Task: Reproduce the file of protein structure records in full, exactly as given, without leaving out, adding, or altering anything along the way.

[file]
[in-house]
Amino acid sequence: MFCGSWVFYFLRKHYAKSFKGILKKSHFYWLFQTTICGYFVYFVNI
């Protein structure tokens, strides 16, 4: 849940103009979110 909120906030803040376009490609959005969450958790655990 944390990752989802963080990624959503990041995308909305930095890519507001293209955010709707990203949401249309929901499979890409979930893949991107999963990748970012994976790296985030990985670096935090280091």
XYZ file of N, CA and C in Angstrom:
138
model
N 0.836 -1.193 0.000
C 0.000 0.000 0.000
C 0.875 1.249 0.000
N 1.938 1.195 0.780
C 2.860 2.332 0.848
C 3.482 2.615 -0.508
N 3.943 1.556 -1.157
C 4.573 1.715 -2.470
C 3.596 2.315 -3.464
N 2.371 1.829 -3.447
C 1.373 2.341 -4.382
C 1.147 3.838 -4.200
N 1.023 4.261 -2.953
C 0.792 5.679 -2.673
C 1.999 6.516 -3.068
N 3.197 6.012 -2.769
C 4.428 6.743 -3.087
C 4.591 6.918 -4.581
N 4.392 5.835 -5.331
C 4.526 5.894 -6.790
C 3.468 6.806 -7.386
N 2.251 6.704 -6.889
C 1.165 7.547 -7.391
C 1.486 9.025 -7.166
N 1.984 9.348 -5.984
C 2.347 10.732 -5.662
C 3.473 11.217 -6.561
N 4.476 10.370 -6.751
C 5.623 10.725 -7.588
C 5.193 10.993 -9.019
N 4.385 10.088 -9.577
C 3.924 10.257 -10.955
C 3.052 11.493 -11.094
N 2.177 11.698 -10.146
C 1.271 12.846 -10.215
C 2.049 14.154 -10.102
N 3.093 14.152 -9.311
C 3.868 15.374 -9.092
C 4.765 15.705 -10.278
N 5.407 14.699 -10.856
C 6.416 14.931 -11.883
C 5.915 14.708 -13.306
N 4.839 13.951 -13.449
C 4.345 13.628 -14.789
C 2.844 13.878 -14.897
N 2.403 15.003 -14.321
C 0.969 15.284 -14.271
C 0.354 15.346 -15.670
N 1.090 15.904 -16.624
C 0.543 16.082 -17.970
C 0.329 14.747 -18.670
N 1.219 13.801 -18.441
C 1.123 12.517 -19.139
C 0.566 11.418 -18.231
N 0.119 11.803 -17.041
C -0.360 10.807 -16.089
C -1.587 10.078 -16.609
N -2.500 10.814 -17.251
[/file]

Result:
[in-house]
Amino acid sequence: MFCGSWVFYFLRKHYAKSFKGILKKSHFYWLFQTTICGYFVYFVNI
């Protein structure tokens, strides 16, 4: 849940103009979110 909120906030803040376009490609959005969450958790655990 944390990752989802963080990624959503990041995308909305930095890519507001293209955010709707990203949401249309929901499979890409979930893949991107999963990748970012994976790296985030990985670096935090280091």
XYZ file of N, CA and C in Angstrom:
138
model
N 0.836 -1.193 0.000
C 0.000 0.000 0.000
C 0.875 1.249 0.000
N 1.938 1.195 0.780
C 2.860 2.332 0.848
C 3.482 2.615 -0.508
N 3.943 1.556 -1.157
C 4.573 1.715 -2.470
C 3.596 2.315 -3.464
N 2.371 1.829 -3.447
C 1.373 2.341 -4.382
C 1.147 3.838 -4.200
N 1.023 4.261 -2.953
C 0.792 5.679 -2.673
C 1.999 6.516 -3.068
N 3.197 6.012 -2.769
C 4.428 6.743 -3.087
C 4.591 6.918 -4.581
N 4.392 5.835 -5.331
C 4.526 5.894 -6.790
C 3.468 6.806 -7.386
N 2.251 6.704 -6.889
C 1.165 7.547 -7.391
C 1.486 9.025 -7.166
N 1.984 9.348 -5.984
C 2.347 10.732 -5.662
C 3.473 11.217 -6.561
N 4.476 10.370 -6.751
C 5.623 10.725 -7.588
C 5.193 10.993 -9.019
N 4.385 10.088 -9.577
C 3.924 10.257 -10.955
C 3.052 11.493 -11.094
N 2.177 11.698 -10.146
C 1.271 12.846 -10.215
C 2.049 14.154 -10.102
N 3.093 14.152 -9.311
C 3.868 15.374 -9.092
C 4.765 15.705 -10.278
N 5.407 14.699 -10.856
C 6.416 14.931 -11.883
C 5.915 14.708 -13.306
N 4.839 13.951 -13.449
C 4.345 13.628 -14.789
C 2.844 13.878 -14.897
N 2.403 15.003 -14.321
C 0.969 15.284 -14.271
C 0.354 15.346 -15.670
N 1.090 15.904 -16.624
C 0.543 16.082 -17.970
C 0.329 14.747 -18.670
N 1.219 13.801 -18.441
C 1.123 12.517 -19.139
C 0.566 11.418 -18.231
N 0.119 11.803 -17.041
C -0.360 10.807 -16.089
C -1.587 10.078 -16.609
N -2.500 10.814 -17.251